In discussing this situation with my son, we talked about the circle of life, how the monkeys were not malicious but responding the way only they knew how.  I think most people are the same.  They’re not malicious, they don’t mean to be harmful, they’re just responding the only way they know how.  Hungry animals need to eat.  Hurting people do hurtful things.  By building compassion and depersonalizing their behavior, we can maintain our bonds and connections even with those we don’t agree with or have very different belief systems.  Even more importantly, we can love ourselves even when we don’t like ourselves.

In the end, my son and I were able to enjoy the monkeys and at the same time love on the little cat.  (Needless to say the little cat spent a lot of time in our room).  It greatly helped that the monkeys we saw were only eating mangos.  So.…don’t feel like you have to choose between a monkey or a cat.  You can love them both.

Monday, March 7, 2016

Cliffs Notes of Our Life

Anyone else remember Cliffs Notes from high school or college?  Or study guides where all information you really needed to know was condensed into one place.  That way, you really didn’t have to read the whole book or study everything in a particular subject – all you really had to do was to know the condensed version.

I recently had a conversation with my son because he was disappointed in a test score.  His frustration was that there was information on the test that wasn’t on the study guide.   It wasn’t fair he kept saying, because he didn't know all the questions in advance.  We talked about how study guides and Cliffs Notes were great tools but that they didn’t cover everything.  There were no guarantees that the test wouldn’t include material not in the notes.   My poor son who values predictability (and good grades) was not happy with our discussion since I really didn’t give him the sympathy he was hoping for.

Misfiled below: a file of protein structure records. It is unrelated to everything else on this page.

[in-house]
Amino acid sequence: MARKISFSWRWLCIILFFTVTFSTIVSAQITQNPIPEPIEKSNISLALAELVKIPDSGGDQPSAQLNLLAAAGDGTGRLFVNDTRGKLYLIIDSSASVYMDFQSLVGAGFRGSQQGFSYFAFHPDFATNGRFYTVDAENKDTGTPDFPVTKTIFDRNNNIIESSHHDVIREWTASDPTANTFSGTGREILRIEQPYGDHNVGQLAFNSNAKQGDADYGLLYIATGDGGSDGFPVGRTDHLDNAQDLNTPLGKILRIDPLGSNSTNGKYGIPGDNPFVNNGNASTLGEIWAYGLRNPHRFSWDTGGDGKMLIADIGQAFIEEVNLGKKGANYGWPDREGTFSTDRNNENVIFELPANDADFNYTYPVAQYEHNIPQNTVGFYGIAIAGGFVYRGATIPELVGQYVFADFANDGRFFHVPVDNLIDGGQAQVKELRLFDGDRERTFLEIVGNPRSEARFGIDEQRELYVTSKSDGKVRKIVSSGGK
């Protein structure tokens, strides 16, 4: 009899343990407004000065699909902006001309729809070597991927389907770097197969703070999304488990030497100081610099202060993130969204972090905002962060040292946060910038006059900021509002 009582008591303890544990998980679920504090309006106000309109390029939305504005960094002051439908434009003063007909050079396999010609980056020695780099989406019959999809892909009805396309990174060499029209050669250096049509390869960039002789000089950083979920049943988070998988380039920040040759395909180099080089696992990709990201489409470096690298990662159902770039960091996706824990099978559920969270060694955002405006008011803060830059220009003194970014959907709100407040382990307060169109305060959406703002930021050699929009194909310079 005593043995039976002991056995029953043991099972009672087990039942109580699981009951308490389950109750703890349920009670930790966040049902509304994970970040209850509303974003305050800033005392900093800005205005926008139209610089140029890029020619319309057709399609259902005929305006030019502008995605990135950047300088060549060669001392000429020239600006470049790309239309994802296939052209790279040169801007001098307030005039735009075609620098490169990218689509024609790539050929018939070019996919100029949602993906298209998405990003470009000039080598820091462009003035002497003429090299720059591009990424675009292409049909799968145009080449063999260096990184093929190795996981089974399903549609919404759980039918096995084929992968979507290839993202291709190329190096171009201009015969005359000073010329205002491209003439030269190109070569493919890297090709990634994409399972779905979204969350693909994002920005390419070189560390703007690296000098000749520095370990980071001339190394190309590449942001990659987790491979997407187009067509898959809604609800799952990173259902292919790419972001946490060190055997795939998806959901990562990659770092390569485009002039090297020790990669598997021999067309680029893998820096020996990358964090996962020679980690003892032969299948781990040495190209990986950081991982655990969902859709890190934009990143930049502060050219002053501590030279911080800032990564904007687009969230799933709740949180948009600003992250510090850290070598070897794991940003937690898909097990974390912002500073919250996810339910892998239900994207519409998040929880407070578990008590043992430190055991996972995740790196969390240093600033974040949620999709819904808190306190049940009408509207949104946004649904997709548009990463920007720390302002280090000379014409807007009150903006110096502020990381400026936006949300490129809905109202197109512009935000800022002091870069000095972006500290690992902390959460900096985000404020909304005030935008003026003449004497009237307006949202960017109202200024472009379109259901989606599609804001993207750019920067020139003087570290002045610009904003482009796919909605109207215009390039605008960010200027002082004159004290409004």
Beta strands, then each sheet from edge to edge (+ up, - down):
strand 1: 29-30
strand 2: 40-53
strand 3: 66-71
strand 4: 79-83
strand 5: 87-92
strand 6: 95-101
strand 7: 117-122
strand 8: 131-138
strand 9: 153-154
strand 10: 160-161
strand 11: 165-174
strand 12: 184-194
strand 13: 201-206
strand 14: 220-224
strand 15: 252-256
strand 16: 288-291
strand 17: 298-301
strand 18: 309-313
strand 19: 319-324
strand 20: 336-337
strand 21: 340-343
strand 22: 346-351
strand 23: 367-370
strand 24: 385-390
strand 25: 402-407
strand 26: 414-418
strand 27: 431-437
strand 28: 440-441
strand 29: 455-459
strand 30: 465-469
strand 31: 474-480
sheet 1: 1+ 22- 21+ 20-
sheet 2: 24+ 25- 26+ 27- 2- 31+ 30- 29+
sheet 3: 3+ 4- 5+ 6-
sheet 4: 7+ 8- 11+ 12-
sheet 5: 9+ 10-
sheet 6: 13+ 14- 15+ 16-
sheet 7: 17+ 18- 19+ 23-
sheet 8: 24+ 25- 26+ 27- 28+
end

This discussion got me to thinking – life is kind of like that.  We usually have a blueprint for our lives, some idea or maybe some goals in mind, maybe even a strategy to reach them.  Then, something comes up that wasn’t part of the plan.  It’s not that life isn’t fair – it’s just that we just have an abbreviated version of what we think is to be.  We don’t know every factor, every potential outcome, every turn our journey might take.  If we embrace that we don’t have all the information – all we have is the Cliffs Notes - it helps when we make a mistake or have to change paths.  We can acknowledge that our mistakes are not always personal shortcomings but a lack of information.  

I know for me, I’ve had a number of times in my life when I thought I had all the info I needed only later to find out I had made a wrong choice, chosen the wrong direction, invested in the wrong person,  etc.  I think by remembering I made the best choice I could at the time with the info I was provided, has given me the confidence to keeping moving forward.   So remember – we’re just working with the Cliff Notes, the study guide, not the whole picture.  We don’t have all the information so we have to give ourselves some grace when we make a mistake….including my son for not studying as well as he could have J.

Monday, February 22, 2016

You Can Be Happy Regardless Of Who Is Elected